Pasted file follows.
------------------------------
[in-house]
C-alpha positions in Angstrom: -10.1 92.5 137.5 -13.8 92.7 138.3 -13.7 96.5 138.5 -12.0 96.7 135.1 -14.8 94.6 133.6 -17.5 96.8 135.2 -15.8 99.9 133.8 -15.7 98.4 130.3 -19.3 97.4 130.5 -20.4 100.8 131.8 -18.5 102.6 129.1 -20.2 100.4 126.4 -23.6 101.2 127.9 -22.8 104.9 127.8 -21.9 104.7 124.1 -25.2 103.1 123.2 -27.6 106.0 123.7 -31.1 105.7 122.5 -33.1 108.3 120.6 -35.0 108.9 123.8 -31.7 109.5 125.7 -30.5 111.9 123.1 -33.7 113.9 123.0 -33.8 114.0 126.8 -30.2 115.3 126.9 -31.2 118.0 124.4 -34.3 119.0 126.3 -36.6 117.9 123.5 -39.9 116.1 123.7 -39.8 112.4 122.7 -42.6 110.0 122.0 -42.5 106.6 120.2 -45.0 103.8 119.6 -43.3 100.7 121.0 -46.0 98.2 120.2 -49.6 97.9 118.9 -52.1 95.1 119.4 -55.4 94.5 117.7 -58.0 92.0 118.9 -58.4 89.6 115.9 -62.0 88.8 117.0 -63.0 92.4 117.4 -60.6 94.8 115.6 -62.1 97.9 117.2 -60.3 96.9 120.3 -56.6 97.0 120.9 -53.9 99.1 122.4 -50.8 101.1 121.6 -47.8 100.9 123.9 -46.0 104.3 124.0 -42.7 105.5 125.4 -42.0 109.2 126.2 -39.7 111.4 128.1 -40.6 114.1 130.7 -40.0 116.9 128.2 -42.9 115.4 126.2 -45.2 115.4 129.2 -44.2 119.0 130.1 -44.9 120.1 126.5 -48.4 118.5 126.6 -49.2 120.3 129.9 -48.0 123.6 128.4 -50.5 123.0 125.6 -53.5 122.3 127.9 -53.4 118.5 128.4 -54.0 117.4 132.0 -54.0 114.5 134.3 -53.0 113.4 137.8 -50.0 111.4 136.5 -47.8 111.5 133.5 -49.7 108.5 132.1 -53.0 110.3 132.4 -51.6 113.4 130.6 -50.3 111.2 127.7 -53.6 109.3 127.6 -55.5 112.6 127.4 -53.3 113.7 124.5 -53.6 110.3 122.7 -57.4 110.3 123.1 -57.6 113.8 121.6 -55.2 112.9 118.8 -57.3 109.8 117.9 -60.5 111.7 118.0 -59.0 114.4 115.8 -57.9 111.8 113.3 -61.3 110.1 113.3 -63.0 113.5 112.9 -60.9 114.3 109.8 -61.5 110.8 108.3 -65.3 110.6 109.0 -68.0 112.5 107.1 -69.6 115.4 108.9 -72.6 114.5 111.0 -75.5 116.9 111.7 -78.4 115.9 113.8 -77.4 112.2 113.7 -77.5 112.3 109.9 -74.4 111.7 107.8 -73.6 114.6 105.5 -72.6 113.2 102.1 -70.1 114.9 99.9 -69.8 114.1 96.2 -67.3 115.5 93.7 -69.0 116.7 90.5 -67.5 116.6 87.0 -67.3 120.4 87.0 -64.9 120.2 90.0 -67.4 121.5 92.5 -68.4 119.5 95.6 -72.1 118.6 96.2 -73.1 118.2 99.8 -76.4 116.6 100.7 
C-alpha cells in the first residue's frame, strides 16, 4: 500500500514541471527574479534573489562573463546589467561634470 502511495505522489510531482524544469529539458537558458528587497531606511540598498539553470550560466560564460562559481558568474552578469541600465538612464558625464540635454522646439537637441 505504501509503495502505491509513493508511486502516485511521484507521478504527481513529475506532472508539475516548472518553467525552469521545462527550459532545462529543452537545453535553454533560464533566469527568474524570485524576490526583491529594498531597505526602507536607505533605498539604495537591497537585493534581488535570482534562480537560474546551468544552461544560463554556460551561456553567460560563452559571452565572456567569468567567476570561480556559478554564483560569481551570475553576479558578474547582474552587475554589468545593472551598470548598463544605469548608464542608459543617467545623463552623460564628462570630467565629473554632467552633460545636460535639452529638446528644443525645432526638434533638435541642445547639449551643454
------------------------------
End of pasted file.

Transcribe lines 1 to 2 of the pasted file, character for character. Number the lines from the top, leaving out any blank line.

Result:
[in-house]
C-alpha positions in Angstrom: -10.1 92.5 137.5 -13.8 92.7 138.3 -13.7 96.5 138.5 -12.0 96.7 135.1 -14.8 94.6 133.6 -17.5 96.8 135.2 -15.8 99.9 133.8 -15.7 98.4 130.3 -19.3 97.4 130.5 -20.4 100.8 131.8 -18.5 102.6 129.1 -20.2 100.4 126.4 -23.6 101.2 127.9 -22.8 104.9 127.8 -21.9 104.7 124.1 -25.2 103.1 123.2 -27.6 106.0 123.7 -31.1 105.7 122.5 -33.1 108.3 120.6 -35.0 108.9 123.8 -31.7 109.5 125.7 -30.5 111.9 123.1 -33.7 113.9 123.0 -33.8 114.0 126.8 -30.2 115.3 126.9 -31.2 118.0 124.4 -34.3 119.0 126.3 -36.6 117.9 123.5 -39.9 116.1 123.7 -39.8 112.4 122.7 -42.6 110.0 122.0 -42.5 106.6 120.2 -45.0 103.8 119.6 -43.3 100.7 121.0 -46.0 98.2 120.2 -49.6 97.9 118.9 -52.1 95.1 119.4 -55.4 94.5 117.7 -58.0 92.0 118.9 -58.4 89.6 115.9 -62.0 88.8 117.0 -63.0 92.4 117.4 -60.6 94.8 115.6 -62.1 97.9 117.2 -60.3 96.9 120.3 -56.6 97.0 120.9 -53.9 99.1 122.4 -50.8 101.1 121.6 -47.8 100.9 123.9 -46.0 104.3 124.0 -42.7 105.5 125.4 -42.0 109.2 126.2 -39.7 111.4 128.1 -40.6 114.1 130.7 -40.0 116.9 128.2 -42.9 115.4 126.2 -45.2 115.4 129.2 -44.2 119.0 130.1 -44.9 120.1 126.5 -48.4 118.5 126.6 -49.2 120.3 129.9 -48.0 123.6 128.4 -50.5 123.0 125.6 -53.5 122.3 127.9 -53.4 118.5 128.4 -54.0 117.4 132.0 -54.0 114.5 134.3 -53.0 113.4 137.8 -50.0 111.4 136.5 -47.8 111.5 133.5 -49.7 108.5 132.1 -53.0 110.3 132.4 -51.6 113.4 130.6 -50.3 111.2 127.7 -53.6 109.3 127.6 -55.5 112.6 127.4 -53.3 113.7 124.5 -53.6 110.3 122.7 -57.4 110.3 123.1 -57.6 113.8 121.6 -55.2 112.9 118.8 -57.3 109.8 117.9 -60.5 111.7 118.0 -59.0 114.4 115.8 -57.9 111.8 113.3 -61.3 110.1 113.3 -63.0 113.5 112.9 -60.9 114.3 109.8 -61.5 110.8 108.3 -65.3 110.6 109.0 -68.0 112.5 107.1 -69.6 115.4 108.9 -72.6 114.5 111.0 -75.5 116.9 111.7 -78.4 115.9 113.8 -77.4 112.2 113.7 -77.5 112.3 109.9 -74.4 111.7 107.8 -73.6 114.6 105.5 -72.6 113.2 102.1 -70.1 114.9 99.9 -69.8 114.1 96.2 -67.3 115.5 93.7 -69.0 116.7 90.5 -67.5 116.6 87.0 -67.3 120.4 87.0 -64.9 120.2 90.0 -67.4 121.5 92.5 -68.4 119.5 95.6 -72.1 118.6 96.2 -73.1 118.2 99.8 -76.4 116.6 100.7 